Friday, March 22, 2013


Meaning: Admiral W. H. Smyth, in that lexicographical classic, The Sailor's Word-book: An Alphabetical Digest of Nautical Terms*:
piratical cruising; also, used generally, for beating to windward along a coast, or cruising off and on.
Usefulness: 3 (Although I can find applications for this definition, they would far too often be confused with the more common sense, which involves tubas in subways and the like.)

Logofascination: 1 (Busk has a number of meanings which relate to dressing up and/or busyness, but it is from the nautical term that busking, fundraising by musicians, is derived.  The OED citations leave impressions of musicians wandering through pubs thronged with sailors, or wandering the seaside, courting fickle summer crowds. However correct these fancies are, my main fascination is with the lovely phrases in Smyth's definition, although since beating to windward is sailing against the wind, it's probably not as lovely as it sounds.)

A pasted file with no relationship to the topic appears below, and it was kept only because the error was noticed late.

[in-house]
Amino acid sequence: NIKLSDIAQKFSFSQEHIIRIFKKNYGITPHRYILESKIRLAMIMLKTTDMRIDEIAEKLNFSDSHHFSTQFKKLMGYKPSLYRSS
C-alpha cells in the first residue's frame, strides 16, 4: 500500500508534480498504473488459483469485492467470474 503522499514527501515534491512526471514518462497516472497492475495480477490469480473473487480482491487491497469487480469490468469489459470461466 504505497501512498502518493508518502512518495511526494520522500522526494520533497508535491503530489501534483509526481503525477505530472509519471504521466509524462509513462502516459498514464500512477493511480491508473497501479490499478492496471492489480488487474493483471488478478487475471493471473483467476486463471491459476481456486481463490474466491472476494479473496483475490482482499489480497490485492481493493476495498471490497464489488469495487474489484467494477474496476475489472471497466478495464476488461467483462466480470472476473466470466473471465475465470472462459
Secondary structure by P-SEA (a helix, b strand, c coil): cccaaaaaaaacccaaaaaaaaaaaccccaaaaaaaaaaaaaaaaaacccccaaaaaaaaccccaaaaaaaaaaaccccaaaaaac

In the wild: Not that I can see; the uses are all musical.

Degrees: 2

Connections: busking - bustler (bustle and busk have a complex relationship; some meanings have a common root, and even the ones from different roots influence one another)

Which is used in: G&P, Book the Second, XVIII: How a great scholar of England would have argued against Pantagruel, and was overcome by Panurge. This chapter was mentioned earlier this week regarding a ban on clapping; we discover here some of the locals hoped to see Pantagruel defeated in argument, saying:
For this Englishman is a terrible bustler and horrible coil-keeper. We will see who will be conqueror, for he never met with his match before. 

*It's actually rather lovely, although I am of course the type that is easily distracted by dictionaries, digest or otherwise. 

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